A push for a European Union with equality law

Dr Helena Dalli writes about the priorities she has been focusing on, as the first ever European Commissioner for Equality, to create the conditions for equality for everyone, regardless of differences based on gender, racial or ethnic origin, religion or belief, disability, age, or sexual orientation.

During my mandate as European Union Commissioner for Equality, I give great attention to the development of minimum legal standards that apply throughout the EU with the goal of creating a Union of Equality.

I do this regarding the implementation of five EU equality strategies which we adopted early in the mandate addressing gender equality, anti-racism, LGBTIQ equality, Roma inclusion, and disability rights.

Through a collaboration with Council and Parliament we have managed to secure legislation guaranteeing workers’ right to pay transparency through access to pay information that can be used to successfully challenge pay discrimination; gender balance on boards of listed companies where a minimum of 40% of non-executive director positions or 33% among directors must be held by members of the underrepresented sex; and standards for equality bodies (like NCPE and CRPD) in terms of independence, access to resources and the ability to prevent discrimination and provide reliable support to victims. We also secured the EU’s ratification of the Istanbul Convention.

Recently, I was pleased to see agreements between the European Parliament and the Council on two further initiatives that I piloted, namely a directive tackling violence against women and domestic violence and another one for the setting up of an EU Disability Card.  

Violence against women and domestic violence

This Directive is the first comprehensive legal instrument at the EU level to tackle violence against women and domestic violence. It criminalises physical, psychological, economic, and sexual violence against women across the EU, including online.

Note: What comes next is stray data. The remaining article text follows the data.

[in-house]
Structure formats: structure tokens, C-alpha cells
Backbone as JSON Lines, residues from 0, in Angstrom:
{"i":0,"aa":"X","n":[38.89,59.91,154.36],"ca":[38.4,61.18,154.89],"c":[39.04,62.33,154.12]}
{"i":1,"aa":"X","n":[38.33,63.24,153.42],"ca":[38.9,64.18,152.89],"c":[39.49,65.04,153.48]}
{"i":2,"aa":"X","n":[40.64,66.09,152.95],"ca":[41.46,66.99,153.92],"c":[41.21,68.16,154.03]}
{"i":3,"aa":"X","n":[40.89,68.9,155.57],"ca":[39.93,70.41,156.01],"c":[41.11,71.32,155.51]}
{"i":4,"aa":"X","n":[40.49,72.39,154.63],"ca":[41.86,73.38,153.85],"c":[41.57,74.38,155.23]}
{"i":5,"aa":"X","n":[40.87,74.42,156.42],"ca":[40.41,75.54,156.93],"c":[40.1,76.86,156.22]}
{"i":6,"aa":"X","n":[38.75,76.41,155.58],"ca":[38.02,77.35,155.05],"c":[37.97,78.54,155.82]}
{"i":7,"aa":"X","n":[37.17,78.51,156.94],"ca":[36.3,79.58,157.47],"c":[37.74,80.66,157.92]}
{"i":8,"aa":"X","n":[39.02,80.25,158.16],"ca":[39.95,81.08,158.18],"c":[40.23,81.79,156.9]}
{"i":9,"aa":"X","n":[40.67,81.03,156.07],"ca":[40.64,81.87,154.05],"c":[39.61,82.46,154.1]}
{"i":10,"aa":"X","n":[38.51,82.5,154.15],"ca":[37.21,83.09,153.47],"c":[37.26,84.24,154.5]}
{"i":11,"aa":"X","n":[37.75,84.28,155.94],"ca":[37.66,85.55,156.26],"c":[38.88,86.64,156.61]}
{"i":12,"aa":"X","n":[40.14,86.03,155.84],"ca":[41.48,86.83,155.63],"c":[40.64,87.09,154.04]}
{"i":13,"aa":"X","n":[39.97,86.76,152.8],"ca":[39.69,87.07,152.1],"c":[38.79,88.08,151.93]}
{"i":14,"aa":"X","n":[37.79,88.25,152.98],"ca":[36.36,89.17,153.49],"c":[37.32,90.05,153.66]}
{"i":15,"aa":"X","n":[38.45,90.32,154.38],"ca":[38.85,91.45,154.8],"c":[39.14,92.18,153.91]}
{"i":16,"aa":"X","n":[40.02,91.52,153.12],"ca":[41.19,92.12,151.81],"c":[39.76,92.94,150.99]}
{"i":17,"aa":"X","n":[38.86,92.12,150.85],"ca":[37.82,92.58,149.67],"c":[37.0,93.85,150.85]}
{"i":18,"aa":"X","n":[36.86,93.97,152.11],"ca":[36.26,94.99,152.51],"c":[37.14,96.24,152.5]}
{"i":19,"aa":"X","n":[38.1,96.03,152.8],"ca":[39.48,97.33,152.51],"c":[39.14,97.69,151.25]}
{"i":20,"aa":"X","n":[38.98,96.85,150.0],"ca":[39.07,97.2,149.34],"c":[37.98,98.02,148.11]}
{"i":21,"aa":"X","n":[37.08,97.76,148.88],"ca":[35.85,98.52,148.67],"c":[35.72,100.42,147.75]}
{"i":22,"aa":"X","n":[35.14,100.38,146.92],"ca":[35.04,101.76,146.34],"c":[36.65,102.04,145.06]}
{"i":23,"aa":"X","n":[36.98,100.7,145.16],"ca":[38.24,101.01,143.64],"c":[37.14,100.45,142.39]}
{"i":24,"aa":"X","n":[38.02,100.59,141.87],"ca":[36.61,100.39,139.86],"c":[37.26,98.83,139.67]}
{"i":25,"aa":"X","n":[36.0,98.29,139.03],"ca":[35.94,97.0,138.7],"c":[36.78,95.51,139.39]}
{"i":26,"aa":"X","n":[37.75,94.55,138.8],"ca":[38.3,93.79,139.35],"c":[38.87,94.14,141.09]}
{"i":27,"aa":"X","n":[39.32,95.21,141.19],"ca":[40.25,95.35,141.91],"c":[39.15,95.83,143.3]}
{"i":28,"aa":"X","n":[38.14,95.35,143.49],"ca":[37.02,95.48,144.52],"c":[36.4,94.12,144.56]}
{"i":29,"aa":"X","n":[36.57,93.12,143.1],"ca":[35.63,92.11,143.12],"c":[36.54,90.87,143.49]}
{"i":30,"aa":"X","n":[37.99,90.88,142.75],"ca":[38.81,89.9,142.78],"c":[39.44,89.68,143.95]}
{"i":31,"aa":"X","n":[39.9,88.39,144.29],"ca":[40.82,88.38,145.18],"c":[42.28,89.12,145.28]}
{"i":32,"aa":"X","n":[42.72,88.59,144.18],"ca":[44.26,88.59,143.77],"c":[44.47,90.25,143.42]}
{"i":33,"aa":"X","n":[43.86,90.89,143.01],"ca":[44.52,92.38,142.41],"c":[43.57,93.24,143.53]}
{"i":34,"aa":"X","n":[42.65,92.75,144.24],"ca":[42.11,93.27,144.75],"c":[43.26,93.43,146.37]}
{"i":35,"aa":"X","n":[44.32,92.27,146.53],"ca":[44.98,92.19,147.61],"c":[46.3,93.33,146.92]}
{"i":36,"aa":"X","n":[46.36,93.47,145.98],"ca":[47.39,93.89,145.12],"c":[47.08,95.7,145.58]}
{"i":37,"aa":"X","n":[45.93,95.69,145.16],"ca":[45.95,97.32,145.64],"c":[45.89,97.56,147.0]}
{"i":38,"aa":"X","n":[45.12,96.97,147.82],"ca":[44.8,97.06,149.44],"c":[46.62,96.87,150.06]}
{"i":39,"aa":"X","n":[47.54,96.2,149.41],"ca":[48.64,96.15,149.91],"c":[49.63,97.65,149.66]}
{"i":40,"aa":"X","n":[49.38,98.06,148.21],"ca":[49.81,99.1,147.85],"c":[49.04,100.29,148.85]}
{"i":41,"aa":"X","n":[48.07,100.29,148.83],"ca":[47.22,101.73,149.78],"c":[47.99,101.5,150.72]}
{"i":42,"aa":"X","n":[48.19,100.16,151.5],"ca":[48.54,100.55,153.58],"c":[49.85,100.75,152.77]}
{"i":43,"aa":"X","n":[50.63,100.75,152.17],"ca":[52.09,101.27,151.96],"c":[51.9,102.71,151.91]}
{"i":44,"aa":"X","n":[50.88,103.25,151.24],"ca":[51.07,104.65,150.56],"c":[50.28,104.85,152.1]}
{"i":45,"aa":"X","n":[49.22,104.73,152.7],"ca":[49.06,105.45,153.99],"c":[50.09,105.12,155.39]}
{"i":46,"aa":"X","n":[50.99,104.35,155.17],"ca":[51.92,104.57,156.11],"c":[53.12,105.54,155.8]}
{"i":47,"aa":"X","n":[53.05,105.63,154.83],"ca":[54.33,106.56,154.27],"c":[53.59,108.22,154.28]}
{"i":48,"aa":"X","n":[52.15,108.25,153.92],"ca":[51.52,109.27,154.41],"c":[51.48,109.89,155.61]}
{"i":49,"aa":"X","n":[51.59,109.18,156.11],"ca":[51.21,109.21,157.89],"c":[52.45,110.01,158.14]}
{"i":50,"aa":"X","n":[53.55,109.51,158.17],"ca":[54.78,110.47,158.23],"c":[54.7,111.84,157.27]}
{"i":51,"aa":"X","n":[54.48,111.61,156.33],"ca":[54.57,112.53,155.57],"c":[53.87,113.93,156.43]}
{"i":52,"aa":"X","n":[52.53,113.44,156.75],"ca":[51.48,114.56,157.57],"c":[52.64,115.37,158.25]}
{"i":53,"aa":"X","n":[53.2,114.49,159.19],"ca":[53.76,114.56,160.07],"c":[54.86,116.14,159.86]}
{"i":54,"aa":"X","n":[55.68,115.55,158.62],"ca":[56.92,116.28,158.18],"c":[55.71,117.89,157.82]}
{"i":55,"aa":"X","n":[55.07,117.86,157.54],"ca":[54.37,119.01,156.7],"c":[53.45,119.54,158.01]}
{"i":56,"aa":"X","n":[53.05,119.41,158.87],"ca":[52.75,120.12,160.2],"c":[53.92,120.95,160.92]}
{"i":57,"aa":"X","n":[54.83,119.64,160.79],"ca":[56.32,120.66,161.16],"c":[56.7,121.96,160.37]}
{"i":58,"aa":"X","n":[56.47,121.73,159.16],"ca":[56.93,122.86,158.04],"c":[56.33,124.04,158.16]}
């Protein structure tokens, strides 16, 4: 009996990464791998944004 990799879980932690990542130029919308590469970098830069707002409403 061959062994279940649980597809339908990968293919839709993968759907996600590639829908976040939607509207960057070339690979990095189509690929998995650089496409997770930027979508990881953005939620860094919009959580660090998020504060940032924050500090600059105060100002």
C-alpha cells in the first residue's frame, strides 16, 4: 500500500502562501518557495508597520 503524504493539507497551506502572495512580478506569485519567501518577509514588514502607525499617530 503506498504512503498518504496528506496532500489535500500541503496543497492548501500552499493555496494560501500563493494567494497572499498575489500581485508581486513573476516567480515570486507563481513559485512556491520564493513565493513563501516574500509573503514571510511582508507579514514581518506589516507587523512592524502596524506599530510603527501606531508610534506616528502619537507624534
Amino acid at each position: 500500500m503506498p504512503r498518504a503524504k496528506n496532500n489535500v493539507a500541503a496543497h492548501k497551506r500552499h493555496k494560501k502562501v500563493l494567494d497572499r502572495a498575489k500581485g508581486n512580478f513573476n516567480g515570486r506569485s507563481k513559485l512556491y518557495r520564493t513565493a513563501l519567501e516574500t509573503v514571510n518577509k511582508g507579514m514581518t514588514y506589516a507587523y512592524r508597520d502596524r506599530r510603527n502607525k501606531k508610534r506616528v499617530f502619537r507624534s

Female genital mutilation as well as forced marriage will be criminalised as stand-alone crimes. 

Moreover, the most widespread forms of cyber-violence will be criminalised under the new rules, including the non-consensual sharing of intimate images (including deepfakes), cyber-stalking, cyber-harassment, misogynous hate speech, and “cyber-flashing”.

No agreement was found on the criminalisation of rape based on lack of consent at Union level, as was proposed by the Commission. Nonetheless, the Directive includes prevention requirements including through the promotion of the central role of consent in sexual relationships and the adoption of measures to prevent rape.

This law also provides for measures to prevent all types of violence against women and domestic violence, and sets new standards for victims’ protection, support, and access to justice.

European Disability Card

Through this Directive, two new cards were introduced, namely the European Disability Card and the European Parking Card for persons with disabilities.

The roll out of these cards is in line with the EU’s implementation of the United Nations Convention on the rights of persons with disabilities, and the principles of equal opportunities and inclusion outlined in the European Pillar of Social Rights.  

I am pleased that persons with disabilities and civil society organisations linked to the Disability Platform played a key role in shaping this Directive. Their contributions, based on the European Disability Card pilot project experience, as well as insights from a public consultation, helped identify key issues and address the needs of persons with disabilities. 

In essence the law ensures that the European Disability Card will be recognised across the Union as proof of disability; provide European Parking Card holders with the same parking rights as domestic users; ensure that the cards are available in a physical format with digital features as well as they must be issued and renewed free of charge.   

Malta was a participant country in the pilot project and therefore the benefits of the Card are already familiar to several persons with disabilities. The biggest development following the entry into force of this law will therefore be that Maltese persons with disabilities will be able to use their cards in all EU countries and not only those that formed part of the pilot project.

I was grateful to know that the Maltese Government wants to implement the directive right away and be an early adopter. Its implementation will surely lead to greater accessibility and freedom of movement for persons with disabilities both within and outside our country.

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